To me, this attitude seems unprofessional and elitist.  You can have such private thoughts, I am not discounting that people have these thoughts every now and again, but to put it out in such public documents seems like professional suicide to me.  The other issue that I have with this is that students take queues from their professors, who are generally in a symbolic position of power, and they see fit to have the same attitudes as they do.  I've come across students who openly dismiss the value of peer review in courses where there is also an instructor evaluating deliverables because they think that their peer reviewer's reviews are worthless because their project/paper/deliverable is obviously the best thing since sliced bread, so their peer reviewer has nothing to contribute to the process.  This is just plain wrong, both from a process perspective, and from a basic human interaction perspective.  If you cultivate an attitude that peer review don't matter because x, y, z peer is beneath your level, as an instructor, then this attitude seeps into your students who emulate you.  This is not a good way to be in life, or a way to learn.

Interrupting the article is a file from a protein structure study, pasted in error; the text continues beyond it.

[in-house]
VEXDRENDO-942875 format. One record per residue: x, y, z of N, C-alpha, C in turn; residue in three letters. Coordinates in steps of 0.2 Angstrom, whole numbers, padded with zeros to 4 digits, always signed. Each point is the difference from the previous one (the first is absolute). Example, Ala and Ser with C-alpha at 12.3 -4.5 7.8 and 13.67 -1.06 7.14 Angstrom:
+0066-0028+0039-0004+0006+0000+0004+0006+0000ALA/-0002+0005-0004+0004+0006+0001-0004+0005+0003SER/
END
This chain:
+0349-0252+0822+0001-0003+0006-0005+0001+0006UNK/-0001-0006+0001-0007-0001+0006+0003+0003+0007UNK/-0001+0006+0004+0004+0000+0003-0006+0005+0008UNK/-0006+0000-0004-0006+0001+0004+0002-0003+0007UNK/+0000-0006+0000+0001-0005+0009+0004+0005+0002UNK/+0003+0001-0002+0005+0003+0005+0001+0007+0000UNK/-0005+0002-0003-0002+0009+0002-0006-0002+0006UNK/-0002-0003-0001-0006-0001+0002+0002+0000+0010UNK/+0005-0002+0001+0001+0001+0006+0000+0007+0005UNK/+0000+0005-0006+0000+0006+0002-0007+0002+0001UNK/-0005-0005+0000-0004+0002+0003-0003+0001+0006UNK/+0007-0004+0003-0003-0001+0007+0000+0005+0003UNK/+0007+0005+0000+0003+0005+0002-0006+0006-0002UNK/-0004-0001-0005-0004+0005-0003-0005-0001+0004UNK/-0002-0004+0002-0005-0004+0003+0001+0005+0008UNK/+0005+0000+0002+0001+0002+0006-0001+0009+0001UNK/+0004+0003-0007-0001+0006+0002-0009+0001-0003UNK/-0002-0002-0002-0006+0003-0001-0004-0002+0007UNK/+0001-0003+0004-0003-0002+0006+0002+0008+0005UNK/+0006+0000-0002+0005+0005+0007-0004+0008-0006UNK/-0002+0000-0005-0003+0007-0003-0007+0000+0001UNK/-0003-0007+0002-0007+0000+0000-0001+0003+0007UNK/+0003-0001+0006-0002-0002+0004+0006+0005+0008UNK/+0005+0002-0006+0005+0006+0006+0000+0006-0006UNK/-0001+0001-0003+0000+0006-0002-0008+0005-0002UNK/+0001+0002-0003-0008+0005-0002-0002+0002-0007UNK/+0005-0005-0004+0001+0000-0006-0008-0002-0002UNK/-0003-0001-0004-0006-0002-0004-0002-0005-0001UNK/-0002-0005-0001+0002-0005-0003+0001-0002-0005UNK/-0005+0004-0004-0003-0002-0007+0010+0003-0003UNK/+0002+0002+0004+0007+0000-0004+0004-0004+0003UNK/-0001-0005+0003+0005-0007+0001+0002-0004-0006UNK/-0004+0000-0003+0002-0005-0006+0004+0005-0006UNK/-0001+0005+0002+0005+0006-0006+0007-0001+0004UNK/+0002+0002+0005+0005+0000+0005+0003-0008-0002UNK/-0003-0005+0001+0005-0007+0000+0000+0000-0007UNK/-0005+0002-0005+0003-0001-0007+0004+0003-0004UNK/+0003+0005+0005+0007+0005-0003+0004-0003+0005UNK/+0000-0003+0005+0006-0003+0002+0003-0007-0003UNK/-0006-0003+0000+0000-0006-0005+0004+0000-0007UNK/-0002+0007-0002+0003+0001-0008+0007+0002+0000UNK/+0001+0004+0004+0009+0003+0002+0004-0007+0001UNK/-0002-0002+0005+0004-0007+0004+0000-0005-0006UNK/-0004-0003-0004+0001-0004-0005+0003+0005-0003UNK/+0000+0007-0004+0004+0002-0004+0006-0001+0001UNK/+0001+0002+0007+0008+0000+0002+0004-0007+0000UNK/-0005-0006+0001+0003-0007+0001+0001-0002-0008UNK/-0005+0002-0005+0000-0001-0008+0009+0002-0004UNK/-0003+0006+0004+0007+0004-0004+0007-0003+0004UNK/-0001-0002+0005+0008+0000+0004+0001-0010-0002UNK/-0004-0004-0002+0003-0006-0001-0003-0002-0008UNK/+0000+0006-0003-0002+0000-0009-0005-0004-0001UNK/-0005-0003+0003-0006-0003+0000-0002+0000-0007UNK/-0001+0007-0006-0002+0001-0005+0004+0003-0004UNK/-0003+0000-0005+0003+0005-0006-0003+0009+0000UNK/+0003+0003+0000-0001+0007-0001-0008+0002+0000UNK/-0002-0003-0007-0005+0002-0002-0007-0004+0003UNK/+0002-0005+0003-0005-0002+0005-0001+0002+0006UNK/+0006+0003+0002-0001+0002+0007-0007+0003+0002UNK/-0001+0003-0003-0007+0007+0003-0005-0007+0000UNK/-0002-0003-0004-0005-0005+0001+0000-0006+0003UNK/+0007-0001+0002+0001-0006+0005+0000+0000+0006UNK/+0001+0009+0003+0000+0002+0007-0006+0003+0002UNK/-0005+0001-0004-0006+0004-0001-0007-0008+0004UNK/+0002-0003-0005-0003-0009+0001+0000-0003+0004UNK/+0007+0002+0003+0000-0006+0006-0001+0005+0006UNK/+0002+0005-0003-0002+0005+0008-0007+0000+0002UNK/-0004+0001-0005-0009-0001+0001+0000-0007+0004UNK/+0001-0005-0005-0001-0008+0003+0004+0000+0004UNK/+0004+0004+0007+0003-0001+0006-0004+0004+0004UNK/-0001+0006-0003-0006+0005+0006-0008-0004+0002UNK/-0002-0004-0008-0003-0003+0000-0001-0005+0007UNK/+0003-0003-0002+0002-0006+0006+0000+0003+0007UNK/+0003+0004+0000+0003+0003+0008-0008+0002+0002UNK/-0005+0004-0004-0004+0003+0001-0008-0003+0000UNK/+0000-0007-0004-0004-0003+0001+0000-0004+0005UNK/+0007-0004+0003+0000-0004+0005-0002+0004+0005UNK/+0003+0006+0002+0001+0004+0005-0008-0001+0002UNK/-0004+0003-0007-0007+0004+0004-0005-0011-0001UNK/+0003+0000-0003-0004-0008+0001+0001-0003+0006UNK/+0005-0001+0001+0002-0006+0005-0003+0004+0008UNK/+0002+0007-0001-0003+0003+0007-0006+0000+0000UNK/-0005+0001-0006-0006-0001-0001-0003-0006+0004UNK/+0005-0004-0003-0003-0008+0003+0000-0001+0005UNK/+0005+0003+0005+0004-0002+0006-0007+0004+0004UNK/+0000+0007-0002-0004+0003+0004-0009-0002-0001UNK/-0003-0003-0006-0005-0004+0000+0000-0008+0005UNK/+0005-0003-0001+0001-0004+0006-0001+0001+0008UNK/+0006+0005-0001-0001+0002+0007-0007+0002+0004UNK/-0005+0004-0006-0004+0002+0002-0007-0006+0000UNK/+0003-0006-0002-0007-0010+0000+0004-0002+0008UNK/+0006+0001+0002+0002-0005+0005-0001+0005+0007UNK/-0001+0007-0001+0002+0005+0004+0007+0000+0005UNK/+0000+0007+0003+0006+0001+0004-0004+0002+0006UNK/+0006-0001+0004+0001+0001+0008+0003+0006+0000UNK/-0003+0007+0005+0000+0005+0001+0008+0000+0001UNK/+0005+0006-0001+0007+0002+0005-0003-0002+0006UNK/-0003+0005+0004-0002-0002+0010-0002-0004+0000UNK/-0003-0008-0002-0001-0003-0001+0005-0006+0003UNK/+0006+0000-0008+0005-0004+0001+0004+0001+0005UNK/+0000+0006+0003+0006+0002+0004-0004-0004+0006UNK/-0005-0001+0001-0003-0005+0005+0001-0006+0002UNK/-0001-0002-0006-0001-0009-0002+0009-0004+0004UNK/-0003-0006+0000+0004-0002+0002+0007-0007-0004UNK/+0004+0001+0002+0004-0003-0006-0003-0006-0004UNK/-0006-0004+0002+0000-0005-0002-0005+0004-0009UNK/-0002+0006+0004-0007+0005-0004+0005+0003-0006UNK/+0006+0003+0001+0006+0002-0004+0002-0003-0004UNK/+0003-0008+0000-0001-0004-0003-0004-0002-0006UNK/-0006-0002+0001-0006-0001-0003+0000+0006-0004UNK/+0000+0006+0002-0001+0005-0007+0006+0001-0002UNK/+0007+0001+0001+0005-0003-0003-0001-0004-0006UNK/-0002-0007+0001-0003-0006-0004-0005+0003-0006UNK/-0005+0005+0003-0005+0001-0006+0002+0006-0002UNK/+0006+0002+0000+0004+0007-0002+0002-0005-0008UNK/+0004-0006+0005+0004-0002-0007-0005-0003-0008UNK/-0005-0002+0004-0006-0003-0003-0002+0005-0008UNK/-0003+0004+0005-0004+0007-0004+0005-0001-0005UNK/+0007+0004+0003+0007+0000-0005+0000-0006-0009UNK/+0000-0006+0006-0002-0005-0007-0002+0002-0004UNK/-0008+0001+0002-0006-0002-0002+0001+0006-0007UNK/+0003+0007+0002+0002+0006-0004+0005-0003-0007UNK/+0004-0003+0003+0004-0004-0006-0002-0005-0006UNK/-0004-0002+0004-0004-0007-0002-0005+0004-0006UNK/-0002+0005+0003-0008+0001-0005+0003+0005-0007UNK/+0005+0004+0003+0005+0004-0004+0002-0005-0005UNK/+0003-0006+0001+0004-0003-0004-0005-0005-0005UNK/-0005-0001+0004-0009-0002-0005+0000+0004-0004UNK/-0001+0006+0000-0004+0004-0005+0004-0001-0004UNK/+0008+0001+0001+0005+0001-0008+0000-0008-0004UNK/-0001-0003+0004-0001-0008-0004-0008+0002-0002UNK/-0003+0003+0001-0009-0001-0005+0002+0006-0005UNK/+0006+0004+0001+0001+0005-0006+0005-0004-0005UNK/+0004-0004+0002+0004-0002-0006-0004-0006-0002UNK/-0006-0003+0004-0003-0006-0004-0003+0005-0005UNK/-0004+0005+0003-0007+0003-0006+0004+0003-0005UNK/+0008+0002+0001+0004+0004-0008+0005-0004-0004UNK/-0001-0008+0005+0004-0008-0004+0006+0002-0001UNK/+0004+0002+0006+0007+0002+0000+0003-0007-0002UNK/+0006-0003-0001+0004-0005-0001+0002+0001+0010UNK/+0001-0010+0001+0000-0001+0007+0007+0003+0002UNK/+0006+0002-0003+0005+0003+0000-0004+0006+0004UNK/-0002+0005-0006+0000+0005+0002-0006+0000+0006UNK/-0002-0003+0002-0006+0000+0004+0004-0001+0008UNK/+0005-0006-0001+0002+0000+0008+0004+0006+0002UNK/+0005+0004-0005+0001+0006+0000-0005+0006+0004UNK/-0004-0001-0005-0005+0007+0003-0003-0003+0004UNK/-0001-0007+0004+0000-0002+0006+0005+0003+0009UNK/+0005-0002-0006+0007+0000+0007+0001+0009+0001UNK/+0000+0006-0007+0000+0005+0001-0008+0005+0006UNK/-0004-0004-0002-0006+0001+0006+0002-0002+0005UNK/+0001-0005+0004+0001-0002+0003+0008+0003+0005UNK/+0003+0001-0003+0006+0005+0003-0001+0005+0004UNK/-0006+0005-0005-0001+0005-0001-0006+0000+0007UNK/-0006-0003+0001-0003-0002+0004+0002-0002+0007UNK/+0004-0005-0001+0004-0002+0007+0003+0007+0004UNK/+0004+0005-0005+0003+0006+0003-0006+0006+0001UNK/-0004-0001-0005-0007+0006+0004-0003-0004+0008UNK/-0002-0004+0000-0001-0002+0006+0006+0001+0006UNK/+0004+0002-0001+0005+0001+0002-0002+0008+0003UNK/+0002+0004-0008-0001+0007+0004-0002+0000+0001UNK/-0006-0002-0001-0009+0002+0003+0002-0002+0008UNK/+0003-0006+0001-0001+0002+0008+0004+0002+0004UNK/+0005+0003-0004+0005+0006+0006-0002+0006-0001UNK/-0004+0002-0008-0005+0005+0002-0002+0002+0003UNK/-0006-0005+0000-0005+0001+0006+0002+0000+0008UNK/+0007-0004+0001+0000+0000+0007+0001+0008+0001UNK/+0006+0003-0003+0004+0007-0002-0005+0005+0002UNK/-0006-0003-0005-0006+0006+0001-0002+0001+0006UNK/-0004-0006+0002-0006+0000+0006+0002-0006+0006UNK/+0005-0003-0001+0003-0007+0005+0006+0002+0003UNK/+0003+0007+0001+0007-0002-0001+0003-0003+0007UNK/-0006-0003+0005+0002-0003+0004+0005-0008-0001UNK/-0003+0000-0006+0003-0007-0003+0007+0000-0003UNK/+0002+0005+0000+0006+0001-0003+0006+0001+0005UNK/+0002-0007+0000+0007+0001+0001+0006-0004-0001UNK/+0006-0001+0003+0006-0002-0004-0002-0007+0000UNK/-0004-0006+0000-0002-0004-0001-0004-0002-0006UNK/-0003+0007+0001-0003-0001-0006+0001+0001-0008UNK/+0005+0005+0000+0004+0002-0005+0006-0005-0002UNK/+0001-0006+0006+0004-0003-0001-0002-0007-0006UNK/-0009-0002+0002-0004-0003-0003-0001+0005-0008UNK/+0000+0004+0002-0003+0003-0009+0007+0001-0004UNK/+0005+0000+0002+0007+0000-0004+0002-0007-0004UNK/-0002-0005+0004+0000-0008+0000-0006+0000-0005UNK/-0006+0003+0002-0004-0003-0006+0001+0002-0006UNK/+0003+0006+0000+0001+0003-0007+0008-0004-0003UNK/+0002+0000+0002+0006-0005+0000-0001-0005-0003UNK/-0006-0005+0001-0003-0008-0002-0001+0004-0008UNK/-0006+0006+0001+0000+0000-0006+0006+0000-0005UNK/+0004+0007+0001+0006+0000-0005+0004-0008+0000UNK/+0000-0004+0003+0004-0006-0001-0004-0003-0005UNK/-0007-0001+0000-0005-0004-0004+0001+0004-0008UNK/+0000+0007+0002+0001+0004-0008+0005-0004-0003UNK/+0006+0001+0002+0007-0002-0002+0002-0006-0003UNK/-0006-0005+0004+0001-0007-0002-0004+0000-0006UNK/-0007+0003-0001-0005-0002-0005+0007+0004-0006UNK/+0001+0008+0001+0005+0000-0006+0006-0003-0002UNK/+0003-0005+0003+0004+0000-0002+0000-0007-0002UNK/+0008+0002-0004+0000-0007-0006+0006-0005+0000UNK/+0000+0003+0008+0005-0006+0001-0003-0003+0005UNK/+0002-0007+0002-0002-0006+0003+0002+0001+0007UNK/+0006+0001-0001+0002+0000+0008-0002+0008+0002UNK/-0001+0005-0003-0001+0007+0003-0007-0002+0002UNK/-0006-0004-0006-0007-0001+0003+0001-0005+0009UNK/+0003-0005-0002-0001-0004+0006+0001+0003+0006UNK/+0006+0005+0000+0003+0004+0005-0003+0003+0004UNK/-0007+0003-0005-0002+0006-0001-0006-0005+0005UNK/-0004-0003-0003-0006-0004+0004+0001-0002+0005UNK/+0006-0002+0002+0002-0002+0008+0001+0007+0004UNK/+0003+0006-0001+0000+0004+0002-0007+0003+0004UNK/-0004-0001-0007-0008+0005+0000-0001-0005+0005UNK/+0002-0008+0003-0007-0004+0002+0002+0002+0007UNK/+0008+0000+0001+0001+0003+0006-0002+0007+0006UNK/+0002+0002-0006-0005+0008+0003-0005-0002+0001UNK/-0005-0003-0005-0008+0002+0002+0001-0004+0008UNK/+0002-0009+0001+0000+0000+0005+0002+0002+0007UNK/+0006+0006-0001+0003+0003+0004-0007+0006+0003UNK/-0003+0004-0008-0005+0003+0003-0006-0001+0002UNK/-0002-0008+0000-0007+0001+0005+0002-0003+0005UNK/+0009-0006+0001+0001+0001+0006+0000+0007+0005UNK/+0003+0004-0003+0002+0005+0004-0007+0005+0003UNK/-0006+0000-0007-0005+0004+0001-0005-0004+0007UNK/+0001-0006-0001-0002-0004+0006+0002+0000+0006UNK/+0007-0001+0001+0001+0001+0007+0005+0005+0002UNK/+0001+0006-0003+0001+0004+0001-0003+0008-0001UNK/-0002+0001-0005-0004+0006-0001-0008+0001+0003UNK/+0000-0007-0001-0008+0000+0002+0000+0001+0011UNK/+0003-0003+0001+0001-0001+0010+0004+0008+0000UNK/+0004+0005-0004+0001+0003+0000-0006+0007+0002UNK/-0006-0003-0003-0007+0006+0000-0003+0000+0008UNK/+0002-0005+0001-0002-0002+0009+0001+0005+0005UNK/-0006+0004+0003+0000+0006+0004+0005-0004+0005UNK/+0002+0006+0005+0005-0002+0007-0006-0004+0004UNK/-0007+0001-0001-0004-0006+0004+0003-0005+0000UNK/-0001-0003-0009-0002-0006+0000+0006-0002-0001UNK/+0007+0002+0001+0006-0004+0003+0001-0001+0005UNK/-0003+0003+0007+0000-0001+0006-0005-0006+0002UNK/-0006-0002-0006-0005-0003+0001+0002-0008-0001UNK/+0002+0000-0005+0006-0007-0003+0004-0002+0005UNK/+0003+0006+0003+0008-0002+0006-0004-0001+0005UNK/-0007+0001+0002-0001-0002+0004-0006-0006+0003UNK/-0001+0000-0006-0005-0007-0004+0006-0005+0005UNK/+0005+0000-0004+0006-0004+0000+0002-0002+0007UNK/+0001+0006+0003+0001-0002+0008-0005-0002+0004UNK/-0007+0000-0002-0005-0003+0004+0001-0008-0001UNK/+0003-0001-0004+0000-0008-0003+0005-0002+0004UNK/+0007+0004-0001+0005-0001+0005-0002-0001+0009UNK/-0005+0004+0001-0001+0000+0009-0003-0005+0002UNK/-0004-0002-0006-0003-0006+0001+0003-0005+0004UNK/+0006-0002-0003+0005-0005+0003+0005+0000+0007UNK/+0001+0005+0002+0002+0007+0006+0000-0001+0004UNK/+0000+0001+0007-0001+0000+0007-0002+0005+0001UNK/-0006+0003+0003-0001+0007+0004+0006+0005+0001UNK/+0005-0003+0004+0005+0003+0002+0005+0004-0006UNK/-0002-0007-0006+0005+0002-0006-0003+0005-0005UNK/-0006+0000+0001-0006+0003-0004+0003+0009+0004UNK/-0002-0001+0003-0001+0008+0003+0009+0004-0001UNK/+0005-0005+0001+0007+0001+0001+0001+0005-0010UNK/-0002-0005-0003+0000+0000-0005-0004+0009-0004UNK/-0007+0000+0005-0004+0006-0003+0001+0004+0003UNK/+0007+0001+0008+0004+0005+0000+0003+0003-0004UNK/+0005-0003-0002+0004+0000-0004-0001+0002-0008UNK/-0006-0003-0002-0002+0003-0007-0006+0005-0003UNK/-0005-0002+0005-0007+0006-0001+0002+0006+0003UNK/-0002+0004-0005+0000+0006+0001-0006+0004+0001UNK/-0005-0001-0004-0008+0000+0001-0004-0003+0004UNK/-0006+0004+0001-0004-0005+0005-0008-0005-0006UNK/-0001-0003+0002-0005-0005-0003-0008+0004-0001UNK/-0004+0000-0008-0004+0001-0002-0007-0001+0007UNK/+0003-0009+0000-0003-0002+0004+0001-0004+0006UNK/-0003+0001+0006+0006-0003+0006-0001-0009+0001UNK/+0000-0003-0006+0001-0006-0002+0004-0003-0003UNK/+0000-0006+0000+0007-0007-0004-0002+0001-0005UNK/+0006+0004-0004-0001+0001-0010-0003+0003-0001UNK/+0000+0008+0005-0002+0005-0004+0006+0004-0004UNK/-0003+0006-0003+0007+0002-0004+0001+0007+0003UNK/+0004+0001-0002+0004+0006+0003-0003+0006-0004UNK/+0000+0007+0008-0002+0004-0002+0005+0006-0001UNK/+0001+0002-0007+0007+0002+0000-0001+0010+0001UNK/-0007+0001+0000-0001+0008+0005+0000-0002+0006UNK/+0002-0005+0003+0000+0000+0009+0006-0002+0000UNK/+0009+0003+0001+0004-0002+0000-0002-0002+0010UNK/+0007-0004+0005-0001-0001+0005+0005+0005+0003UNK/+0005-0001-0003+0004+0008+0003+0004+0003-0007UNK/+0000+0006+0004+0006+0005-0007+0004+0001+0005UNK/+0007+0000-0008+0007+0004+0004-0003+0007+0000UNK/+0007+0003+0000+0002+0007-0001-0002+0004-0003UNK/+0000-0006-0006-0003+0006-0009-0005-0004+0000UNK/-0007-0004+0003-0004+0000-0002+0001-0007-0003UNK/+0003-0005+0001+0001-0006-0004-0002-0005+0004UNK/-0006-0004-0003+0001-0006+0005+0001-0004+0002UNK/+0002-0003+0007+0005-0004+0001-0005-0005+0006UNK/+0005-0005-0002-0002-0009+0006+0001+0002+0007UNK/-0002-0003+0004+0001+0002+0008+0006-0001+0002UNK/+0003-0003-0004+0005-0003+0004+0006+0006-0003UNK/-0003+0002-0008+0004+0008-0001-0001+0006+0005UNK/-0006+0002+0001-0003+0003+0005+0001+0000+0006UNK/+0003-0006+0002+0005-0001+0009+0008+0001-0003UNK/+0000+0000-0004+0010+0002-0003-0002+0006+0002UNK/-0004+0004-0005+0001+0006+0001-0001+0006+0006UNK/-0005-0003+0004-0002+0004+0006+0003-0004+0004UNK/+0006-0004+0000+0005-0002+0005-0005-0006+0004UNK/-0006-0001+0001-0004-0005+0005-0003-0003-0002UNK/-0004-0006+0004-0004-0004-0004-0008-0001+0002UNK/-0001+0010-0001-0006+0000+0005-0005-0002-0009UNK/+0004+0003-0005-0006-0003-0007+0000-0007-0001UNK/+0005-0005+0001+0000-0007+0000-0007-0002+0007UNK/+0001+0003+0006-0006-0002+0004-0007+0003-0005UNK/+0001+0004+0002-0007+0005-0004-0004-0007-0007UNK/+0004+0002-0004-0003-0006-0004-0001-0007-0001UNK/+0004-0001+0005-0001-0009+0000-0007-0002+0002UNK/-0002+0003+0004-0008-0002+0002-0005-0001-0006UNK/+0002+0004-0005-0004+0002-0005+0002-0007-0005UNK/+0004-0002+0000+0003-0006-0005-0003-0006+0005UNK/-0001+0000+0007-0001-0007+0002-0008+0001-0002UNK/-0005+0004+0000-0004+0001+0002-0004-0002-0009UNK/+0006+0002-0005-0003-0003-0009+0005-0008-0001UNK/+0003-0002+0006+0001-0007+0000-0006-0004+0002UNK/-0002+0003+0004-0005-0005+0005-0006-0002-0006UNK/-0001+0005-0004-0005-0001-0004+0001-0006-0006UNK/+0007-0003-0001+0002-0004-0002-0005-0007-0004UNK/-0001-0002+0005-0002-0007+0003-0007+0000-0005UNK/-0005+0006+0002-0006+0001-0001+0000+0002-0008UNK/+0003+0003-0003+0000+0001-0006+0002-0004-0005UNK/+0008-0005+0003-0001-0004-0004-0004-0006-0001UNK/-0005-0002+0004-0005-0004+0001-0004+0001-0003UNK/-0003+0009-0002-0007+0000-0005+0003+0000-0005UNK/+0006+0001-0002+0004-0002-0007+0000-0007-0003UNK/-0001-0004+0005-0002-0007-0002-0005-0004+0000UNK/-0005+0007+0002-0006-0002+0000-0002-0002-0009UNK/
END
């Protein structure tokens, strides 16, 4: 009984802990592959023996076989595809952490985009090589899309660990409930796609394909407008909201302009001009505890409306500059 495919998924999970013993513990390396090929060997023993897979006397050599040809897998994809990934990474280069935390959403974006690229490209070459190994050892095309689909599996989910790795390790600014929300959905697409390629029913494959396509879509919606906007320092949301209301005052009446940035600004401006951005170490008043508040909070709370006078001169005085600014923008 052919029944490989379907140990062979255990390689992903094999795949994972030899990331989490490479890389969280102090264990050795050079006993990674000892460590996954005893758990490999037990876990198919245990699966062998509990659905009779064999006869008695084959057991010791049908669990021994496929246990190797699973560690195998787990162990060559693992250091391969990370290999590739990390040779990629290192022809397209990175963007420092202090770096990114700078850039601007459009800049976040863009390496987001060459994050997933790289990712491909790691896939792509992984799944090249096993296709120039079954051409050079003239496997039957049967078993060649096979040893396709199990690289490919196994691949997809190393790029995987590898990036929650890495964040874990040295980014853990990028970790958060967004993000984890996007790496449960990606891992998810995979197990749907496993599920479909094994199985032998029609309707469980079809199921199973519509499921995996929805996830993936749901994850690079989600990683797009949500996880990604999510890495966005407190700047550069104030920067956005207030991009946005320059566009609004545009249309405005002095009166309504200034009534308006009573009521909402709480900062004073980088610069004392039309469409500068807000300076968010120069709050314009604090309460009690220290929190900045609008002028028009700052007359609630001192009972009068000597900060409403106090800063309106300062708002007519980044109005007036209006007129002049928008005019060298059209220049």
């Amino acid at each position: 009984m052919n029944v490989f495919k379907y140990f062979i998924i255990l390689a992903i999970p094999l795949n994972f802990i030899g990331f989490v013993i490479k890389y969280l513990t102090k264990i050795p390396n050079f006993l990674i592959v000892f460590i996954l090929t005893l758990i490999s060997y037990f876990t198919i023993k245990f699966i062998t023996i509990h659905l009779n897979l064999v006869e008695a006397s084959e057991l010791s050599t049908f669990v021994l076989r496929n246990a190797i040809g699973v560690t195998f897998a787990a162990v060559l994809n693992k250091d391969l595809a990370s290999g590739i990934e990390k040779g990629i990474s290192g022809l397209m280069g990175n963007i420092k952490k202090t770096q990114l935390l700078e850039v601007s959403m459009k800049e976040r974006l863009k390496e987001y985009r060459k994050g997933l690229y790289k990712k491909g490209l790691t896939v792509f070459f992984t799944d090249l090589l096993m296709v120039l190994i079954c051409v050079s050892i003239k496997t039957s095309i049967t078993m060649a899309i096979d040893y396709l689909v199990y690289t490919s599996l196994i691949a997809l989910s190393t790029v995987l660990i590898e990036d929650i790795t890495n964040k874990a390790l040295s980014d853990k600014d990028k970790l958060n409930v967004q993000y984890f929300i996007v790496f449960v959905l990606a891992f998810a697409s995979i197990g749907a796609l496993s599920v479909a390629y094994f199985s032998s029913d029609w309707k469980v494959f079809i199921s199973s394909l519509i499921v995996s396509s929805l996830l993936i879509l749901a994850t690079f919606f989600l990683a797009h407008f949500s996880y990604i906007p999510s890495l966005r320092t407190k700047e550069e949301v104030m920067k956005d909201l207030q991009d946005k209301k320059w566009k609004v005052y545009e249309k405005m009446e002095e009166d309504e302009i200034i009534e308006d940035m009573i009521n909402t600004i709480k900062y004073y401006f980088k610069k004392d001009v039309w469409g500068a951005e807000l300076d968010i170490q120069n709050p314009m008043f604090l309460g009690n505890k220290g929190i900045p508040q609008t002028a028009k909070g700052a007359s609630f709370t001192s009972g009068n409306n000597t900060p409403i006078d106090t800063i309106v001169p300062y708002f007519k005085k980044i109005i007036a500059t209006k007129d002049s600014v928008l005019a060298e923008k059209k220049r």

Furthermore, it seems like there were many uninformed individuals, who had an opinion about the subject matter, who wrote in that time frame (and who probably still write), and are basing their bashing of MOOCs on a specific platform and on specific implementations of a MOOC.  It would be like me saying that I took a Theology course at College X, face to face, and because it was awful, all courses at College X stink.  That's simply not the case! What we should be arriving at is a theory and practice of how people learn in open online environments, and where courses (and subsequent credentialing) fit it.

Your thoughts of the past few years in MOOC coverage?

Thursday, January 9, 2014

Pretty nifty 3D surface

I came across this in an article talking about the Stanford Remote Lab. Pretty nifty!  I wonder what this might mean for online education (of various sorts) ten years down the road.

Wednesday, January 8, 2014

Udacity a lousy product? Perhaps...perhaps depends.

Just before the spring semester starts and I start getting really busy with the day-job, teaching my class, working on a couple of conference presentations and working on the FutureLearn course on Corpus Linguistcs, and P2PU course with Dave Cormier, I thought I should really jump into a couple of Udacity course offerings to give the platform a real try out. In years past I stayed away, as a learner, because none of the content was interesting. While I do come from a computer science background, the things that pique my interest tend to be in the style EDCMOOC or  CCK. Now, however, that Udacity has "Introduction to the Design of Everyday Things," it was an opportunity to test that out, as well as a more technical Statistics course. If I were taking a n exit survey, I would probably say that I took "Introduction to the Design of Everyday Things" because I liked the topic and I knew the author, and I signed up for "Statistics" to see how a math course would run.